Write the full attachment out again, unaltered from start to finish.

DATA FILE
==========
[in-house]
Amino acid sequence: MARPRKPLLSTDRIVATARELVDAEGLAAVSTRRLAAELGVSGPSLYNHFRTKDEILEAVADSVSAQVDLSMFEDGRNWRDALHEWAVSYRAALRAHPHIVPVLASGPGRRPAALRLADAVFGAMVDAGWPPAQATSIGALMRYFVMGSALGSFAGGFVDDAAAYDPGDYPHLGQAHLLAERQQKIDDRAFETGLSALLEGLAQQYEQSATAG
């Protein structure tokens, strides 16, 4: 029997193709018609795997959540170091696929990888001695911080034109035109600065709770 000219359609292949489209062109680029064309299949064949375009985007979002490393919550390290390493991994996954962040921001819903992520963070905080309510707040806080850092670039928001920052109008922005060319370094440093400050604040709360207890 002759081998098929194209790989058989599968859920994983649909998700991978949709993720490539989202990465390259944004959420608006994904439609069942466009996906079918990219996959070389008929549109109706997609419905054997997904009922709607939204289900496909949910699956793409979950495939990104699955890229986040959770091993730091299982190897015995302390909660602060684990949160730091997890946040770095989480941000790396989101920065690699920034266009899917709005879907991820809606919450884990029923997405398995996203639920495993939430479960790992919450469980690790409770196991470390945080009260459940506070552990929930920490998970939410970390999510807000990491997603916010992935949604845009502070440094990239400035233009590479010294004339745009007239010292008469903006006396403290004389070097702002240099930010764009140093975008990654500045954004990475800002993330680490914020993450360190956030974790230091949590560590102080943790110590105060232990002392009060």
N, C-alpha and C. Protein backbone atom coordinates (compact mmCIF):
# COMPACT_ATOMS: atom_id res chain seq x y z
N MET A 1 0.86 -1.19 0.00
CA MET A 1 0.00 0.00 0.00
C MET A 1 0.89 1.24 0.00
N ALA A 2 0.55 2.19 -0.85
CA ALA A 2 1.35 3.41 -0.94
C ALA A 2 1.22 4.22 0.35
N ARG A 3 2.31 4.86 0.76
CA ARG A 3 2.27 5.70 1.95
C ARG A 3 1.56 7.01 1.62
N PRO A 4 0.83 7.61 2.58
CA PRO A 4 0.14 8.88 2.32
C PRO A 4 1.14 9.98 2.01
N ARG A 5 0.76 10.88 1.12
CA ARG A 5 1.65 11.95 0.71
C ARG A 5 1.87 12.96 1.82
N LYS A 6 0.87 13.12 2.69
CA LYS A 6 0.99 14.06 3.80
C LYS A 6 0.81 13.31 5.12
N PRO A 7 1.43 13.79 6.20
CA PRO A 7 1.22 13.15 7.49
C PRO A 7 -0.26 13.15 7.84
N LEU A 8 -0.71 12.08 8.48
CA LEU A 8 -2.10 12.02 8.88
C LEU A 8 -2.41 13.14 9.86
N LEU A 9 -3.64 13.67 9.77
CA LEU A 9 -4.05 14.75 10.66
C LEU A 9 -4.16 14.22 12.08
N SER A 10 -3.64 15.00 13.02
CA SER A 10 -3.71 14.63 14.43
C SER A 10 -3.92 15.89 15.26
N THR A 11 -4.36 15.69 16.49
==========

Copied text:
[in-house]
Amino acid sequence: MARPRKPLLSTDRIVATARELVDAEGLAAVSTRRLAAELGVSGPSLYNHFRTKDEILEAVADSVSAQVDLSMFEDGRNWRDALHEWAVSYRAALRAHPHIVPVLASGPGRRPAALRLADAVFGAMVDAGWPPAQATSIGALMRYFVMGSALGSFAGGFVDDAAAYDPGDYPHLGQAHLLAERQQKIDDRAFETGLSALLEGLAQQYEQSATAG
């Protein structure tokens, strides 16, 4: 029997193709018609795997959540170091696929990888001695911080034109035109600065709770 000219359609292949489209062109680029064309299949064949375009985007979002490393919550390290390493991994996954962040921001819903992520963070905080309510707040806080850092670039928001920052109008922005060319370094440093400050604040709360207890 002759081998098929194209790989058989599968859920994983649909998700991978949709993720490539989202990465390259944004959420608006994904439609069942466009996906079918990219996959070389008929549109109706997609419905054997997904009922709607939204289900496909949910699956793409979950495939990104699955890229986040959770091993730091299982190897015995302390909660602060684990949160730091997890946040770095989480941000790396989101920065690699920034266009899917709005879907991820809606919450884990029923997405398995996203639920495993939430479960790992919450469980690790409770196991470390945080009260459940506070552990929930920490998970939410970390999510807000990491997603916010992935949604845009502070440094990239400035233009590479010294004339745009007239010292008469903006006396403290004389070097702002240099930010764009140093975008990654500045954004990475800002993330680490914020993450360190956030974790230091949590560590102080943790110590105060232990002392009060």
N, C-alpha and C. Protein backbone atom coordinates (compact mmCIF):
# COMPACT_ATOMS: atom_id res chain seq x y z
N MET A 1 0.86 -1.19 0.00
CA MET A 1 0.00 0.00 0.00
C MET A 1 0.89 1.24 0.00
N ALA A 2 0.55 2.19 -0.85
CA ALA A 2 1.35 3.41 -0.94
C ALA A 2 1.22 4.22 0.35
N ARG A 3 2.31 4.86 0.76
CA ARG A 3 2.27 5.70 1.95
C ARG A 3 1.56 7.01 1.62
N PRO A 4 0.83 7.61 2.58
CA PRO A 4 0.14 8.88 2.32
C PRO A 4 1.14 9.98 2.01
N ARG A 5 0.76 10.88 1.12
CA ARG A 5 1.65 11.95 0.71
C ARG A 5 1.87 12.96 1.82
N LYS A 6 0.87 13.12 2.69
CA LYS A 6 0.99 14.06 3.80
C LYS A 6 0.81 13.31 5.12
N PRO A 7 1.43 13.79 6.20
CA PRO A 7 1.22 13.15 7.49
C PRO A 7 -0.26 13.15 7.84
N LEU A 8 -0.71 12.08 8.48
CA LEU A 8 -2.10 12.02 8.88
C LEU A 8 -2.41 13.14 9.86
N LEU A 9 -3.64 13.67 9.77
CA LEU A 9 -4.05 14.75 10.66
C LEU A 9 -4.16 14.22 12.08
N SER A 10 -3.64 15.00 13.02
CA SER A 10 -3.71 14.63 14.43
C SER A 10 -3.92 15.89 15.26
N THR A 11 -4.36 15.69 16.49